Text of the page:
“Outside Boulder. We drove up yesterday and we’re staying through next weekend. Just a bit of a break from work, you know.”
“Same here, just a break from work for the weekend.” While dull, the banter offered a change of pace to the weekend.
“Are you from Wyoming?”
“No, not originally. I just moved here not too long ago from Texas.”
“Jonesin’ for some mountains, huh?”
“I guess you could say that.” I couldn’t decide if the remedial topic improved the hike any over the silence to which I’d become accustomed, but the slightly slower pace that the crew of three kept made talking easier. Plus, I felt less winded and rushed.
“Yeah, Mark suggested we head up here. I guess he used to come here when he was a kid.”
“Sorry, which one is Mark?”
“Got it.” I turned to talk to Mark, further slowing our advance. “Hey Mark, Eric says you used to come here when you were younger. Did you grow up in Wyoming?”
“Yeah, near Buffalo. My Dad and I would hunt here together.”
“Yeah, I didn’t think you could hunt in national parks, at least you can’t in Colorado.” Eric probably never tried hunting. And if he didn’t spent time in a national forest in Colorado, I doubt he’d done much camping either.
“You can’t in Wyoming national parks either, but since you are in a national forest and not a park, it’s allowed, during the correct season, of course.”
“Cool.” In his mid twenties at best, Eric obtained his style of communication a decade earlier and never bothered to update it.
I glanced back to see Mark and Ethan joking and laughing, and conversely, my hiking buddy as miserable as ever. At one point, he stopped and pulled out his water bottle allowing all of us to get ahead of him, and then he took his time catching up, which I only happened to notice as I tried to engage Ethan and Mark in our conversation periodically.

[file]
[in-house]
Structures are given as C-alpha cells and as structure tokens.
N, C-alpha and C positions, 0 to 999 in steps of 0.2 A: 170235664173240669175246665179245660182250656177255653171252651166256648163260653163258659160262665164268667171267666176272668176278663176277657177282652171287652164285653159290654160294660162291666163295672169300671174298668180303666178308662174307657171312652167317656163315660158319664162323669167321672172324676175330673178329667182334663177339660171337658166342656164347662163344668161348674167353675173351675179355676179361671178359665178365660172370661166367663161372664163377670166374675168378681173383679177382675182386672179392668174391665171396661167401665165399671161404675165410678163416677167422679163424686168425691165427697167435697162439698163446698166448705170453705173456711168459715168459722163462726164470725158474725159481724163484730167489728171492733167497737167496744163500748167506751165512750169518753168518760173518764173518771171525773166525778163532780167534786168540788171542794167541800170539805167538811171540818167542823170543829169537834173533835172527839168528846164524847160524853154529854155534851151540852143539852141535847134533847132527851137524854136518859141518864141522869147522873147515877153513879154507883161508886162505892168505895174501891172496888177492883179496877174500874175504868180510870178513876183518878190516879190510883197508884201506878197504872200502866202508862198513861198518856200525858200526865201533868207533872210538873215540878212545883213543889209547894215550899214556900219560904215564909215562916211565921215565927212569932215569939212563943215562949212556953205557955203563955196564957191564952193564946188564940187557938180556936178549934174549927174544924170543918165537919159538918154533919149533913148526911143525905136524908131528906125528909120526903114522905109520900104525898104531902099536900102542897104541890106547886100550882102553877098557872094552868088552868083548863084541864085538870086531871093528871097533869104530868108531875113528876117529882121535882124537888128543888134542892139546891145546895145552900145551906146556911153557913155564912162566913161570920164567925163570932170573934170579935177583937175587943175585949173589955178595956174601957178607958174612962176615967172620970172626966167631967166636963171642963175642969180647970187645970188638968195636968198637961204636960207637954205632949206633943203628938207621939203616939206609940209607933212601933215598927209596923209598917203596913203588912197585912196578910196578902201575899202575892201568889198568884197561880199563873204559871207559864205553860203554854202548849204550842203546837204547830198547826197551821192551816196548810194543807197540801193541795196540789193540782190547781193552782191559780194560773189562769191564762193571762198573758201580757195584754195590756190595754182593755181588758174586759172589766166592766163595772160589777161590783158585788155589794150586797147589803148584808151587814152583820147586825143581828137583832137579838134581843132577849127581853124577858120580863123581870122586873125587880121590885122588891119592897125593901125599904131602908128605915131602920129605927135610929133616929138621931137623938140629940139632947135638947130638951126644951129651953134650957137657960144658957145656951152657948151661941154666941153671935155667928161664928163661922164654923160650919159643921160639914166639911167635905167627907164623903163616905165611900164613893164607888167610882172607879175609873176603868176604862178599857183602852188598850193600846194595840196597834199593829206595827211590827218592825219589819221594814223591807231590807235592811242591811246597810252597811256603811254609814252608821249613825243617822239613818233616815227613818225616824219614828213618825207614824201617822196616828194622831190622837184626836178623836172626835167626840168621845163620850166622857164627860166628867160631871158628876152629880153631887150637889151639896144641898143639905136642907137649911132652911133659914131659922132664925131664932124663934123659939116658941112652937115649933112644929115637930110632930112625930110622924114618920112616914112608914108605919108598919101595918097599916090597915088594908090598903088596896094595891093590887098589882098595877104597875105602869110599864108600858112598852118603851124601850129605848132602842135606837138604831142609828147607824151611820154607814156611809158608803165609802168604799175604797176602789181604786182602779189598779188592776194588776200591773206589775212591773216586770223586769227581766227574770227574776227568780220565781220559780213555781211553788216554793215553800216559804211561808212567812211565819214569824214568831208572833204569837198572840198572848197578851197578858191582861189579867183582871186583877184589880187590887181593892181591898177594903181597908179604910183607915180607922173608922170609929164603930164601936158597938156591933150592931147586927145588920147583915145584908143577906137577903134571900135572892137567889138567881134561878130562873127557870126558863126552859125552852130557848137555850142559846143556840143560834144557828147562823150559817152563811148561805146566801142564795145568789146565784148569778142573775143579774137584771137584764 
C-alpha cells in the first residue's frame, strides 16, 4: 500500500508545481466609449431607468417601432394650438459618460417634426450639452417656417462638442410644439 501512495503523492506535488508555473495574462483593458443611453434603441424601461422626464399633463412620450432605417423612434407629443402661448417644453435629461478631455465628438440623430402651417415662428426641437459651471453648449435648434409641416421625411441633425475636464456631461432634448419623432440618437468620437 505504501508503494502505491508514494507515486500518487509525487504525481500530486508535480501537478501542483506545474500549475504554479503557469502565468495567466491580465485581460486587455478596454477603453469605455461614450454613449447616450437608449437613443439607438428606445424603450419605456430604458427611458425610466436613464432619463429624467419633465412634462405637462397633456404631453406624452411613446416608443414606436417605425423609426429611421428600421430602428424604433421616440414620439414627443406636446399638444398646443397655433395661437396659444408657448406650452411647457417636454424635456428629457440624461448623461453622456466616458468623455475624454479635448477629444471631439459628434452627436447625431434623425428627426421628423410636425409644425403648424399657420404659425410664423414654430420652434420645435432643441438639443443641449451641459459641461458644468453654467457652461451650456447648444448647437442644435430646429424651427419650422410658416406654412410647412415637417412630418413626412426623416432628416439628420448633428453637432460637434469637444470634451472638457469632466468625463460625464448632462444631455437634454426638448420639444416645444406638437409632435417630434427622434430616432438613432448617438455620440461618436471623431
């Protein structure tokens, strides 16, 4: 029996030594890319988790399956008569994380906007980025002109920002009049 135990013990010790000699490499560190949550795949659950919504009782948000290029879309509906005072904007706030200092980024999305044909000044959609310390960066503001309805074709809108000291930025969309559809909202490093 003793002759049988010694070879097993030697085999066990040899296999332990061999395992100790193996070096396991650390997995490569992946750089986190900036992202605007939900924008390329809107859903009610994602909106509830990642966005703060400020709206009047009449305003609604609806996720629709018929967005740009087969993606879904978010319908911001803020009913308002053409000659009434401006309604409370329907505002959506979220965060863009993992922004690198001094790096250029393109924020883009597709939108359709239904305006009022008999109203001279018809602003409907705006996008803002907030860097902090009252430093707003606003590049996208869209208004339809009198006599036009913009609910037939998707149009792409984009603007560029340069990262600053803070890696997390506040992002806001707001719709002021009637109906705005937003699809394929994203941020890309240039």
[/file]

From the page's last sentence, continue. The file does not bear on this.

“So what do you do in Colorado,” I asked Eric as we weaved through an aspen grove.
“I work at a music store. We sell second-hand CDs, instruments, and even have rehearsal space for local bands. I know CDs are a fading platform, but we encourage people to buy them, download them to their digital music collections, then bring them back. Two dollars in, five dollars out.” I expected this catchphrase, or maybe the store’s logo, wasn’t its only source of revenue.
“So I guess you see a lot of the same people coming into the store.”
“Yeah, lot of regulars.” He reached out and touched my back as we stepped over a log buried in the path. “Hey, watch your step there.”
“Thanks,” even though I saw the obstruction, I appreciated his courtesy in pointing it out. As I stepped up over the branch, he slid his hand down my back and over my cheeks, running his fingers along the bottom edge of the stitching on my rear pocket. It surprised me, and it made me want to put a little more distance between us. I guess he wasn’t strictly being a polite hiker.
Why, I wondered, did Eric feel comfortable touching me? Did I give him some indication that I wanted to be hit upon? I didn’t think I did, but if someone was going to slide their hand along my jeans, I wanted it to be the Lumberjack. That, of course, didn’t happen, despite the night’s previous exception. Even during my time hiking with Eric, his behavior the previous night dominated my thoughts and I wished his hands were running along additional places besides the pockets of my jeans.
NEXT: Five’s A Crowd – Part 55